The Pentagon complained about the release of the videos, saying they “should still be withheld” as they were “never officially released to the general public.” But it’s a bit too late to put the UFO back in the back.

These videos have been in circulation for months, ever since the Pentagon released files from AATIP, which had been a secret government initiative that “did pursue research and investigation into unidentified aerial phenomena.” The Pentagon has admitted that it shut down the AATIP in 2012, however there have been reports claiming that the department still investigates potential alien aircraft sightings.

Interviews with several pilots who encountered UFOs can be jarring. The pilots describe encountering vessels that accelerate to hypersonic speeds while making stops and turns – maneuvers that no human ship could pull off. Some pilots described the objects as an ongoing phenomenon. At first, one squad thought they were part of some top-secret drone program, but the pilots soon ruled this out.

AATIP’s existence was revealed in 2017, when former Senate Majority Leader Harry Reid claimed to have arranged for the program’s $22 million annual funding. It was founded at Reid’s behest back in 2007 after Navy airmen had repeatedly captured footage of UAPs.

(IsaraelHayom) Who will be the winner in the repeat election?

(IsaraelHayom) One thing is for sure: The many problems of democracy are still preferable to the few (if any!) advantages of nondemocratic regimes.

Spoiler alert: The answer to the question in the title of this article is, from our perspective, quite clear – Israel will be the unequivocal winner of the ongoing electoral process. However, dear reader, please do not stop reading. Don’t lose interest. More important than identifying the clear winner is the discussion about what is at stake on this super-decisive Tuesday.

Why is Israel the unequivocal winner?

Because the Israeli people will show once again, to the entire world, that it is the most perfect democracy in the most imperfect, undemocratic and problematic region of the globe. Every democracy on earth has problems, such as the deficient (if not vicious) relationship between voters and their representatives and the lack of political mechanisms to challenge and defy an establishment whose power comes at the expense of the people. The political problems of modern democracies are too numerous to enumerate here in this article – my first contribution to Israel Hayom.

One thing is for sure: The many problems of democracy are still preferable to the few (if any!) advantages of nondemocratic regimes. And by “nondemocratic regime,” I am not referring to the most barbaric political experiences of the past, from the diabolical authoritarian regimes of the first half of the 20th century in the heart of Europe to the murderous communist regimes that savaged so many countries throughout the world.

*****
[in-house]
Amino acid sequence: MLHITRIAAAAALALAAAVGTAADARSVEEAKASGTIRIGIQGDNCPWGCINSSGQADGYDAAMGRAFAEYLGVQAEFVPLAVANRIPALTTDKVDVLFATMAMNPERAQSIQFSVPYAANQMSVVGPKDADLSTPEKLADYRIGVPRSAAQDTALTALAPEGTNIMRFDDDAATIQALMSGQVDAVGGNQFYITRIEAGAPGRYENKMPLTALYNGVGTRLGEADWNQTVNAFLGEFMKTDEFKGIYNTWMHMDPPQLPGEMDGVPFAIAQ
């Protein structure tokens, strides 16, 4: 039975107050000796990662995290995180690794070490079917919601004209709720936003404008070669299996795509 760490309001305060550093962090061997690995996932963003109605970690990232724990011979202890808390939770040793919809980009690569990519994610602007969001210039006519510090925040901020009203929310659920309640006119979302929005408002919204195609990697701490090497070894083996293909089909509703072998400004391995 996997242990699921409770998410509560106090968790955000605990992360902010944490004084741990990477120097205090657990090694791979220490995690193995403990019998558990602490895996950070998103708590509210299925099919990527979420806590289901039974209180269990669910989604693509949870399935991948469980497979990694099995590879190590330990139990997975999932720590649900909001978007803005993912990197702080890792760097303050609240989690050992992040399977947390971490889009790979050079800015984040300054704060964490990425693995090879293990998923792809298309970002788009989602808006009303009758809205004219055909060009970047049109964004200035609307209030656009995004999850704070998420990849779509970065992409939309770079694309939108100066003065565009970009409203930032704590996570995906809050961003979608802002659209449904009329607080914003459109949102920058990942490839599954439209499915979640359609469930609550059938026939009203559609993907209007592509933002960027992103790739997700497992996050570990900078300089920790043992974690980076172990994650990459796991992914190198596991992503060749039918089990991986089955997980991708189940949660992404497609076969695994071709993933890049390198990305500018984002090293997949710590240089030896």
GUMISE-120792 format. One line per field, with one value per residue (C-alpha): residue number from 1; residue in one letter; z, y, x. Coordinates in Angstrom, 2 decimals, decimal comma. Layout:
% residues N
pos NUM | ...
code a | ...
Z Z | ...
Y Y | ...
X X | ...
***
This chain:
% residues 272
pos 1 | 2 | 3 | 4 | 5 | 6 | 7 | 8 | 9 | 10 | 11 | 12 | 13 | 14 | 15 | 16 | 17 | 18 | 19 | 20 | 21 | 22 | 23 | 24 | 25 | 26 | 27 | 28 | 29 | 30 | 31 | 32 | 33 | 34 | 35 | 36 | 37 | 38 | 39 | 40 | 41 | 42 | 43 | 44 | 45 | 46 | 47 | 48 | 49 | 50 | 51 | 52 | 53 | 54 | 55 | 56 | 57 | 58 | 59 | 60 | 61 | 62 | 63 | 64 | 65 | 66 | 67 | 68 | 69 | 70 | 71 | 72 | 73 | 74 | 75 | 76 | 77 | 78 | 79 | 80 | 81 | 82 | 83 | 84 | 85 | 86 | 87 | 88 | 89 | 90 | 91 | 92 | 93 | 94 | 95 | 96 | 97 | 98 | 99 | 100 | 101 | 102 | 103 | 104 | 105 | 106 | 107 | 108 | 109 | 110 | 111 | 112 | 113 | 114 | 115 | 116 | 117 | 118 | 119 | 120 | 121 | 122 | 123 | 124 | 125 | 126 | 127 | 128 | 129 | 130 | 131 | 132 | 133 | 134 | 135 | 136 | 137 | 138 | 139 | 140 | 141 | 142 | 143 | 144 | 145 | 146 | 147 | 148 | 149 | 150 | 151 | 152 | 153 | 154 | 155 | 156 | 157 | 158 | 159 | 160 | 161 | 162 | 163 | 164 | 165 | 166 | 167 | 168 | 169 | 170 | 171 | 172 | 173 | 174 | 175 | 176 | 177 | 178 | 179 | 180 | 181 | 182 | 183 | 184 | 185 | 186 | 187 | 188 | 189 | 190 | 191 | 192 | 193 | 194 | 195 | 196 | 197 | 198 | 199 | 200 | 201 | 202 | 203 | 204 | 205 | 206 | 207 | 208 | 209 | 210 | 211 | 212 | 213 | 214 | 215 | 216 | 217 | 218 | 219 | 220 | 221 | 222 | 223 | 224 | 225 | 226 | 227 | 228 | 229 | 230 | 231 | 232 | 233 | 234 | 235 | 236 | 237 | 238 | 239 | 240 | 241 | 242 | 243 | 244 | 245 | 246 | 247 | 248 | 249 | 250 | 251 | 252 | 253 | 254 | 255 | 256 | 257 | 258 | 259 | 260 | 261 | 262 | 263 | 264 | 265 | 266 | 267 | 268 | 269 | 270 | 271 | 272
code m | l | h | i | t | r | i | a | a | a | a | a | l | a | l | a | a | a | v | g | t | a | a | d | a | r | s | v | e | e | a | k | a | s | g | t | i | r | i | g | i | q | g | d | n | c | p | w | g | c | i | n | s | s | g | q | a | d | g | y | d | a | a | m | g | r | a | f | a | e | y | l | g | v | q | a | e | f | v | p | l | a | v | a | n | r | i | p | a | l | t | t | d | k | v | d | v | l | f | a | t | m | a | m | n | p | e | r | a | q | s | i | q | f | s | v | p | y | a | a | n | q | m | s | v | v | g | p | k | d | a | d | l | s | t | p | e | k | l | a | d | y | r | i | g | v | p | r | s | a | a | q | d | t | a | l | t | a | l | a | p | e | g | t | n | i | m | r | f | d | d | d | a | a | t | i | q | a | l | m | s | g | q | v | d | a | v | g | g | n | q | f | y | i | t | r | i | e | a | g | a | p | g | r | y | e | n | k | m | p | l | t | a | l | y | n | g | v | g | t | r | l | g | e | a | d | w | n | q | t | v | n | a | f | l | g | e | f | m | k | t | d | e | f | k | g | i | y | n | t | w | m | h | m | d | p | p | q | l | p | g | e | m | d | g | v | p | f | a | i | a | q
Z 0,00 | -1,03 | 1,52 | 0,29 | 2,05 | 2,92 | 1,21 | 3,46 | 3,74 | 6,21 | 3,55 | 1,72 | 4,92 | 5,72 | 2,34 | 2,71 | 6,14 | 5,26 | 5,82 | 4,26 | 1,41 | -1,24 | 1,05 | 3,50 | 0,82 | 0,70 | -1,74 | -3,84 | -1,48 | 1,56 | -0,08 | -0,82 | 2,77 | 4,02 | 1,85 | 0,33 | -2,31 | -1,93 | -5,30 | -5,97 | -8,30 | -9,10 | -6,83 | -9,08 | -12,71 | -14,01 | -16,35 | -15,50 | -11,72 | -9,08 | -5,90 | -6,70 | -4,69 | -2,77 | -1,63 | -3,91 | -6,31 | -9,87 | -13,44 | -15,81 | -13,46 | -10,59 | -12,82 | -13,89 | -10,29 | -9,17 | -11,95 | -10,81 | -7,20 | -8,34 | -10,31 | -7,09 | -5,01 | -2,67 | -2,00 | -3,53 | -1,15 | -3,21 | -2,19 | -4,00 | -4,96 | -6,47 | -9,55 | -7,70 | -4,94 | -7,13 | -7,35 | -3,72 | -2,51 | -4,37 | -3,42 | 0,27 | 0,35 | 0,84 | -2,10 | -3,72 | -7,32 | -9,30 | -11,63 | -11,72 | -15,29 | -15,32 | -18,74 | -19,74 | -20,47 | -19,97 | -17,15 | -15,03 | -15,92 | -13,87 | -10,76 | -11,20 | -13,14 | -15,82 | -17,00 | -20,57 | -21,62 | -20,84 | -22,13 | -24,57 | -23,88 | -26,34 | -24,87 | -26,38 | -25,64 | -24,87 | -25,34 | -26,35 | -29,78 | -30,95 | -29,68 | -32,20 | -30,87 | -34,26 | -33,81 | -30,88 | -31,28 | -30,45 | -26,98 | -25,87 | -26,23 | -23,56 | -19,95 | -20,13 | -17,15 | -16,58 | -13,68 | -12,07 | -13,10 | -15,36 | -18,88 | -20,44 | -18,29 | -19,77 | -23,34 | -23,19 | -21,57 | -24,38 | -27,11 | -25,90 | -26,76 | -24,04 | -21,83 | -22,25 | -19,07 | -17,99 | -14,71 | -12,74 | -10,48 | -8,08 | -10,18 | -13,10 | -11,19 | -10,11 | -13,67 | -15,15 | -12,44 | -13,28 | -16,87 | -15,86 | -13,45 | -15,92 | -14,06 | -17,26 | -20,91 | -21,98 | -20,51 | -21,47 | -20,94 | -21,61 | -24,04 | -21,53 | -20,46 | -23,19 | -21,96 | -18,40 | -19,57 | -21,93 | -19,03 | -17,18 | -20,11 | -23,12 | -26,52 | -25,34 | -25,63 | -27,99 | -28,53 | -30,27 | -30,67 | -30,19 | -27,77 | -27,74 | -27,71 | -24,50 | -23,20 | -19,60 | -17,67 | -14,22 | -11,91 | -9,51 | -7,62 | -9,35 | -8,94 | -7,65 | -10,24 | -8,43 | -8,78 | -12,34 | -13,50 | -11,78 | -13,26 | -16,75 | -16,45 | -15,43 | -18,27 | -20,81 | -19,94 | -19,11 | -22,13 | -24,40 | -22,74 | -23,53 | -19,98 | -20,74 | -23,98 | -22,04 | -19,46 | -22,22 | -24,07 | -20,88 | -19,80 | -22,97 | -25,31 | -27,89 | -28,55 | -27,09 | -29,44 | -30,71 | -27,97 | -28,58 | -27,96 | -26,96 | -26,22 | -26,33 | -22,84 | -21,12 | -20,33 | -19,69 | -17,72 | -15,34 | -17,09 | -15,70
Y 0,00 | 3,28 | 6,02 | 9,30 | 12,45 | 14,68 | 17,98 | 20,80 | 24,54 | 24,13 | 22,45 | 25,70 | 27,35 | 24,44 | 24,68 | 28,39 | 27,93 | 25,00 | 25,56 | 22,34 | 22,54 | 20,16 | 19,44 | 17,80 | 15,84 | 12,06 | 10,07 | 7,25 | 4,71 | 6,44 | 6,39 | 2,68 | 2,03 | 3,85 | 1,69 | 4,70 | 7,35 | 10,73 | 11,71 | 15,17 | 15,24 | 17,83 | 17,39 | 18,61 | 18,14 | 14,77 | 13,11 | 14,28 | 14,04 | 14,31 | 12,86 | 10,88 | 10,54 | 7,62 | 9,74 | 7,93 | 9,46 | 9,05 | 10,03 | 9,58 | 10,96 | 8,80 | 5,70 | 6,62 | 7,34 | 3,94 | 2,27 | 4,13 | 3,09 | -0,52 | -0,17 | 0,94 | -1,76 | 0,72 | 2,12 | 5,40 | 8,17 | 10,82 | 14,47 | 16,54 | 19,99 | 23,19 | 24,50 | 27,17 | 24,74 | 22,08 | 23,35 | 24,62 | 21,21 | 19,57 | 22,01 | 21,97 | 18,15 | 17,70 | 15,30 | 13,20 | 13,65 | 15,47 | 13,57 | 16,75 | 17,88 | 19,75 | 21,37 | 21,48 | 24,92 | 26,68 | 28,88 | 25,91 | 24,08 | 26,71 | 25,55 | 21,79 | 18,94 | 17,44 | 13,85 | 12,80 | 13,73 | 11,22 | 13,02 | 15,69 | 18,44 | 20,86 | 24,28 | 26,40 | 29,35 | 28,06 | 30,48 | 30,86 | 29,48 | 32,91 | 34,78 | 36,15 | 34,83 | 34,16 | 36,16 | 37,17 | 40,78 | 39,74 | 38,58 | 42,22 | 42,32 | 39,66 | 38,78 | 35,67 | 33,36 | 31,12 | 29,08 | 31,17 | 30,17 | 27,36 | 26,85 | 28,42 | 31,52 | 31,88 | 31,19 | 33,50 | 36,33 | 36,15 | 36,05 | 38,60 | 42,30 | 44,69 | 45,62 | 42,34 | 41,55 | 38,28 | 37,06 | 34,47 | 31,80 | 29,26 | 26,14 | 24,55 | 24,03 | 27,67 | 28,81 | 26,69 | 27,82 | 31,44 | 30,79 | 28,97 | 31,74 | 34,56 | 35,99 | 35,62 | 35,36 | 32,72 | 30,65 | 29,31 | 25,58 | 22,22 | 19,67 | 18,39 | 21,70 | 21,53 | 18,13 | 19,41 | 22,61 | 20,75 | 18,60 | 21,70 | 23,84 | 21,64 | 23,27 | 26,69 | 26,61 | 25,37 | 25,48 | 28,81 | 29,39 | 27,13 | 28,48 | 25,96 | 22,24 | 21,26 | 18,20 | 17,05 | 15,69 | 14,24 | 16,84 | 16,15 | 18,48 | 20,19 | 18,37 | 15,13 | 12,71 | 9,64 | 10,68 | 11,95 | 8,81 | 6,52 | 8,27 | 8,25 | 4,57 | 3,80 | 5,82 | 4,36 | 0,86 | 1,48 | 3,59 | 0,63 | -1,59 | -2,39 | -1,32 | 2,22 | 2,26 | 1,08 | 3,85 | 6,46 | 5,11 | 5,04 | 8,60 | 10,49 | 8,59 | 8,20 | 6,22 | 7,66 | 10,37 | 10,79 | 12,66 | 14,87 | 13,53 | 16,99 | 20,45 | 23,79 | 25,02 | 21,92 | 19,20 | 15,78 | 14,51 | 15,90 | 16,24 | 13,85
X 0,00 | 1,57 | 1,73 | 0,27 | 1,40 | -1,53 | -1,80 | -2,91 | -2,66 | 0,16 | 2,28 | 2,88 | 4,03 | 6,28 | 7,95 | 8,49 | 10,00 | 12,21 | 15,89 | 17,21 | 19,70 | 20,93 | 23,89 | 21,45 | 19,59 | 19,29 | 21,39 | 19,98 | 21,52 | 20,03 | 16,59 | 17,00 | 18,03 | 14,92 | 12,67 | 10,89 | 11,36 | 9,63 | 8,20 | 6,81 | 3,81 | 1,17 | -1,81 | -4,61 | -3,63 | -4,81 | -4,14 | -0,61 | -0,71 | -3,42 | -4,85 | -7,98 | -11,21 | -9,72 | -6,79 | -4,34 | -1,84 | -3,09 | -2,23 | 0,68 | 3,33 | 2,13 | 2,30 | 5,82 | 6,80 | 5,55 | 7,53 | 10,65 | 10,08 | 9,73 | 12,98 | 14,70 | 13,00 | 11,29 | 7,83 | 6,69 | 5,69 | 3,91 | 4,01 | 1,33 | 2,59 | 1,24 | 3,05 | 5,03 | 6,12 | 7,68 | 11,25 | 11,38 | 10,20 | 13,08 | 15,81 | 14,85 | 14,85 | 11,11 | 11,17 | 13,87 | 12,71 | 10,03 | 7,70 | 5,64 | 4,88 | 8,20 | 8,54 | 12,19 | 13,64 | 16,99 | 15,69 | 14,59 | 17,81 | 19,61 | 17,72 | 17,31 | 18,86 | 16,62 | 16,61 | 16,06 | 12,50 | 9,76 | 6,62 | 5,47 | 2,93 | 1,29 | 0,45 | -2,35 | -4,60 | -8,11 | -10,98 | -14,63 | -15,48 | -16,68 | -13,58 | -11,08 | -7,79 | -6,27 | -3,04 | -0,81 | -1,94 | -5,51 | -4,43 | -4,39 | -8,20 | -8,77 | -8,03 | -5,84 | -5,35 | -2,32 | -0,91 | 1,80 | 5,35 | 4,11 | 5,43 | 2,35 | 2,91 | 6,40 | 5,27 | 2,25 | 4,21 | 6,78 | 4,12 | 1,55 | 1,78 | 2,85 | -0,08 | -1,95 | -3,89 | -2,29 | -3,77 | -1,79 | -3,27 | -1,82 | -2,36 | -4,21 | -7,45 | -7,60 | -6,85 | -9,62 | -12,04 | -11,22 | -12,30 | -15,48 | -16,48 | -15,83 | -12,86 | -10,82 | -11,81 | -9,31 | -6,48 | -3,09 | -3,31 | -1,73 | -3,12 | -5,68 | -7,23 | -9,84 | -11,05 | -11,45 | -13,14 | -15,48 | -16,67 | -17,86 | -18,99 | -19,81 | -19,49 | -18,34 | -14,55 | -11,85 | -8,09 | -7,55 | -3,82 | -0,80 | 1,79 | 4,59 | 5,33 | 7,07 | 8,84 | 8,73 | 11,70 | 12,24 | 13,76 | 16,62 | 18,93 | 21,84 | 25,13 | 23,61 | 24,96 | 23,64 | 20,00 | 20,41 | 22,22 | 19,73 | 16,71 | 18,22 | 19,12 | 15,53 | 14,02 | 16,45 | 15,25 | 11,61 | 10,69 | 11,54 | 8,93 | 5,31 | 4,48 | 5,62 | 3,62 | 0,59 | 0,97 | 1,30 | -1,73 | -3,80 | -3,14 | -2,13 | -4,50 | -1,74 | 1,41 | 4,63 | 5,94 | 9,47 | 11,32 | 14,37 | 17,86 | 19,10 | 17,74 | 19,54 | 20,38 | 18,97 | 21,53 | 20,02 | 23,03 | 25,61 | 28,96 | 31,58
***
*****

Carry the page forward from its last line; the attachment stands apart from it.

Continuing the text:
I am referring instead to those regimes (and consequently, states) that have embraced the politics of complete surrender to the intellectual, political and social dictatorship of far-left political correctness. This kind of inorganic dictatorship usually comes with a nice face, a beautiful package and a colorful ribbon upon it, but it is not less lethal and dangerous than the traditional forms of radicalism and totalitarianism. Many examples of the threats to democratic societies posed by these new groups, radical social movements, and protest professionals (think about Antifa in the US) could be pointed out here. Don’t forget that these groups picked as their role models the states dominated by radical Islamic terrorism, much like the vicious and despicable far-right, nondemocratic, and racist marginal groups in Europe and the US. If this is not enough to dissuade people – especially youth – from joining such groups, then we, as a society and as humans, should be very worried about our immediate future.

Israel – as a country with a strong, resilient and brave people – will be the winner because the electorate will respond positively to the second call to vote in such a short period of time. Unlike many of my Israeli friends and highly respected political analysts, I believe that when the turnout rate is measured, we’ll find that the Israeli people did not stay at home, watching the future of the country being written by others.

It’s true that one can feel palpable electoral fatigue in the streets of Jerusalem, Tel Aviv, Herzliya, and pretty much every corner of this amazing country. However, the fatigue from listening to unstoppable electoral speeches and interviews with politicians (a professional class that is, let’s face it, not so adored by these days) may be a catalyst leading to massive voting today. I hope so. It would bring tremendous honor to Israel’s democracy.

So, dear reader, as much as I love your attention and kindness for reading this article, if you haven’t yet voted, please run now to do so!

And the mobilization of the electorate may very well culminate in polarization between Benjamin Netanyahu and Benny Gantz: The perception that this is a battle for the premiership will most likely potentiate the concentration of votes in either candidate. You may object that the polls indicate the opposite, but my confidence in polls was shaken dramatically over the last few years (remember President Hillary Clinton?).